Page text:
More than 1,000 students, faculty, nonprofit and corporate leaders took part in AHMI 2009, a capstone educational experience for college students earning AH Certification in Nonprofit Leadership and Management.

Founded in 1980, ASU American Humanics is a program of the School of Community Resources and Development, in association with the ASU Lodestar Center for Philanthropy and Nonprofit Innovation (formerly the Center for Nonprofit Leadership and Management). ASU is one of the leading programs in the nation, preparing future nonprofit professionals. Students pursuing American Humanics certification complete various experiential requirements including active participation in the student association, 18 credit hours of in-class coursework, and a 12 credit hour internship. For more information, visit:">">

Professor's book receives 'outstanding academic title' award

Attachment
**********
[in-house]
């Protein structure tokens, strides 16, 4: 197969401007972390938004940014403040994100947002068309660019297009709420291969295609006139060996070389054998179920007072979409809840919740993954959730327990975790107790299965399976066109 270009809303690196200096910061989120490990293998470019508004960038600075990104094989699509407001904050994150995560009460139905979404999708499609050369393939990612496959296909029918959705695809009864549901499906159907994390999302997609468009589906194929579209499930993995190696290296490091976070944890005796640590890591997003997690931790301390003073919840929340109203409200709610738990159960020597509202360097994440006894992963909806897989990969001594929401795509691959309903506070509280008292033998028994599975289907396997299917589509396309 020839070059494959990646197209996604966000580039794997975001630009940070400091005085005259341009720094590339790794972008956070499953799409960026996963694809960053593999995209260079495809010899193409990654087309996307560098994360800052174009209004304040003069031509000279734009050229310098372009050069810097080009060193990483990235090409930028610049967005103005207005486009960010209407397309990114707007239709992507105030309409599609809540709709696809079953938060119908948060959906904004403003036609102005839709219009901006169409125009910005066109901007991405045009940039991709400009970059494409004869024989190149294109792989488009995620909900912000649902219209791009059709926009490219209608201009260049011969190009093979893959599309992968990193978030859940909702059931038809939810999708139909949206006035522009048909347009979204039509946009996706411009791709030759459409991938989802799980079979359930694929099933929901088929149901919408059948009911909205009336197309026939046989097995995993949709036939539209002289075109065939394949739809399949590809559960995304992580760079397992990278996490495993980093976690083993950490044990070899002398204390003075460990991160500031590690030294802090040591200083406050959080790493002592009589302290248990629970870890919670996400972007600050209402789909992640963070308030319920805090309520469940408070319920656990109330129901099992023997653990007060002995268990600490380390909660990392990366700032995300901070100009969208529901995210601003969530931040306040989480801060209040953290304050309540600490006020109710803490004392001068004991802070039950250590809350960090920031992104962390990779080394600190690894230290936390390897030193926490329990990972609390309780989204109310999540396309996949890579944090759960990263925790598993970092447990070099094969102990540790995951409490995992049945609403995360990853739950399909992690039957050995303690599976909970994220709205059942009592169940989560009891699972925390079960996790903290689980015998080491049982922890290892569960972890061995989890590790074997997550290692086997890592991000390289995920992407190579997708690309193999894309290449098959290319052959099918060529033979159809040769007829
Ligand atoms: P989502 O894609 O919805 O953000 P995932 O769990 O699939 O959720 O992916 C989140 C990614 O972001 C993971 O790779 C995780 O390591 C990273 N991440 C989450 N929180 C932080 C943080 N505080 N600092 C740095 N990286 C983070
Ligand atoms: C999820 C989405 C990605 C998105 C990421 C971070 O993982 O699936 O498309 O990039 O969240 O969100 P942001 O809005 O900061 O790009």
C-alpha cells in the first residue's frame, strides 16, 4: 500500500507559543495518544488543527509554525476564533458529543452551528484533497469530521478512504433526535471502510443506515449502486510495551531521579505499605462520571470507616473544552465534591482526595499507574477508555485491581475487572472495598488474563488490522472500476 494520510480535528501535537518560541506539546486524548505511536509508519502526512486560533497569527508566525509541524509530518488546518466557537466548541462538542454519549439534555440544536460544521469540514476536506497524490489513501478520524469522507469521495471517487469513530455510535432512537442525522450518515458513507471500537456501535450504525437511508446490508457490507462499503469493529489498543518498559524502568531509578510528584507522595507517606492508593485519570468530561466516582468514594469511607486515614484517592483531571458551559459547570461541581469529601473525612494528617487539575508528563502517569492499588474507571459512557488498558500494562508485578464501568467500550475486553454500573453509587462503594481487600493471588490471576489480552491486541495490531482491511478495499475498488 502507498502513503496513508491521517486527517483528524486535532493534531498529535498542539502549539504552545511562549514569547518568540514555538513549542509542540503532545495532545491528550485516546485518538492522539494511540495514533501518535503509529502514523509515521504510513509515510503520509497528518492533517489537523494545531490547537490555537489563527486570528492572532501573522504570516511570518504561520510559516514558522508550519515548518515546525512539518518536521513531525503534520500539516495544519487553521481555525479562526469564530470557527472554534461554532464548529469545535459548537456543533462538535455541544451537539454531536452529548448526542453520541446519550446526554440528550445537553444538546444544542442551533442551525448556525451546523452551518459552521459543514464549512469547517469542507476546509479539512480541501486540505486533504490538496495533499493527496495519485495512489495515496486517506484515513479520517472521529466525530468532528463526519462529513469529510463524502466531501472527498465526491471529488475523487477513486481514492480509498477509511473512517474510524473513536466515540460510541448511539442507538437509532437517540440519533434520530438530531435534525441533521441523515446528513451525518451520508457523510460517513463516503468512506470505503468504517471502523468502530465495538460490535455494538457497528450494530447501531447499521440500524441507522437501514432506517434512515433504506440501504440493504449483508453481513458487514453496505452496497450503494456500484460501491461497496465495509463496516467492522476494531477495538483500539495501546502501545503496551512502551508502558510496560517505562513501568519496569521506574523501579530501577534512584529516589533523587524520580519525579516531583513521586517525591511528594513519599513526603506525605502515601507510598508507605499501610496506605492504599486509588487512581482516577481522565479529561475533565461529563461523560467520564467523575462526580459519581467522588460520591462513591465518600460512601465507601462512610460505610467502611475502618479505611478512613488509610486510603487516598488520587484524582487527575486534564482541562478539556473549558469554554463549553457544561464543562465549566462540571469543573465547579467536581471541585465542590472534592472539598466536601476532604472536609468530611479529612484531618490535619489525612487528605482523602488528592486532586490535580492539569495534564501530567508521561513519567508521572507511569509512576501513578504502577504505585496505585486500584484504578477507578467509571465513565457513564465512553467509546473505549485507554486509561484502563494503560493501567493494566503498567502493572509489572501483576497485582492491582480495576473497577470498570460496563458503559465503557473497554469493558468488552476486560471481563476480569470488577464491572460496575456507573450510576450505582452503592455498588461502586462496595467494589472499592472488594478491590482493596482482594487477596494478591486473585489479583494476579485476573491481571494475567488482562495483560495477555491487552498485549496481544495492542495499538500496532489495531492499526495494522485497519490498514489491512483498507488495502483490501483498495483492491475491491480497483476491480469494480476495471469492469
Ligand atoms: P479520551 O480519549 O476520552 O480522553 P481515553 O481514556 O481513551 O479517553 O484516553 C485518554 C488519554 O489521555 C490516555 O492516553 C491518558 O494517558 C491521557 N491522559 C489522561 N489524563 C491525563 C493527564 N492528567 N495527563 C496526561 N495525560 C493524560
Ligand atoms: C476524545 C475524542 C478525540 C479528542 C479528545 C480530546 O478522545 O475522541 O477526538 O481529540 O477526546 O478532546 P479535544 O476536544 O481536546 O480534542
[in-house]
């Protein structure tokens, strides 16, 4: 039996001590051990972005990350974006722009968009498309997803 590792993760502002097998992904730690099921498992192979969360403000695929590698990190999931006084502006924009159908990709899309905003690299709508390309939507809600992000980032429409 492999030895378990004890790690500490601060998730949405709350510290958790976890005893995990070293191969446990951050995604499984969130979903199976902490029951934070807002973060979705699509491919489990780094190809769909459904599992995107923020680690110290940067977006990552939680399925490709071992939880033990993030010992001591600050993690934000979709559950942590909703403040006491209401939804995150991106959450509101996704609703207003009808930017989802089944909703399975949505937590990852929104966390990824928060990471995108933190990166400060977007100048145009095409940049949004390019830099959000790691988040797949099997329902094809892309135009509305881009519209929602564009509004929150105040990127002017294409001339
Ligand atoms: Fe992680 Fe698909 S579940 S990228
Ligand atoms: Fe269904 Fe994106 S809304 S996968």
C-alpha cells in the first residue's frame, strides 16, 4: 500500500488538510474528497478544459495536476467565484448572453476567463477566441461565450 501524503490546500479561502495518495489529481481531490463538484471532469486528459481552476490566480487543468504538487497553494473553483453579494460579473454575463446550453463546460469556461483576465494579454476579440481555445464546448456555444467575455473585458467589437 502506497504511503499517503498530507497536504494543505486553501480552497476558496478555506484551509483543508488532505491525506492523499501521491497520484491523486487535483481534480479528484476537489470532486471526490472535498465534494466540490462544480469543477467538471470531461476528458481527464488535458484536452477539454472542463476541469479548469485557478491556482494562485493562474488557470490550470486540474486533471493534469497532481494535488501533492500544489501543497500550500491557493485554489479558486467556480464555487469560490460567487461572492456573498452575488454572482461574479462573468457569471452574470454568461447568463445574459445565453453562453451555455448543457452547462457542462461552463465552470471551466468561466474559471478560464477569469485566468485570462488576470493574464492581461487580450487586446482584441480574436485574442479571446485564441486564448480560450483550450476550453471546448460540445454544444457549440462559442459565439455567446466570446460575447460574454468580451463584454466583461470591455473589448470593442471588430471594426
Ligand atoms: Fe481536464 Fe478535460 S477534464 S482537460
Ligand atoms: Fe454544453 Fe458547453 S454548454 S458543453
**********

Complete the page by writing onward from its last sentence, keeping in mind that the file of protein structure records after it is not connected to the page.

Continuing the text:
December 30, 2008

"Drug Smugglers on Drug Smuggling: Lessons From the Inside," a book co-written by Scott Decker, professor and director of ASU's School of Criminology and Criminal Justice, was chosen by the American Library Association as an "Outstanding Academic Title" of 2008 in the category of sociology.

The book was selected by editors of the American Library Association's "Choice" magazine as one of the most significant print and electronic works reviewed last year. Appearing annually in the January issue, this prestigious list of publications attracts attention from the academic library community. Download Full Image

Decker's book examines the underworld of international drug smuggling and is based on interviews he and Margaret Townsend Chapman conducted with 34 drug smugglers serving long sentences in federal prison. Chapman is an associate at Abt Associates Inc.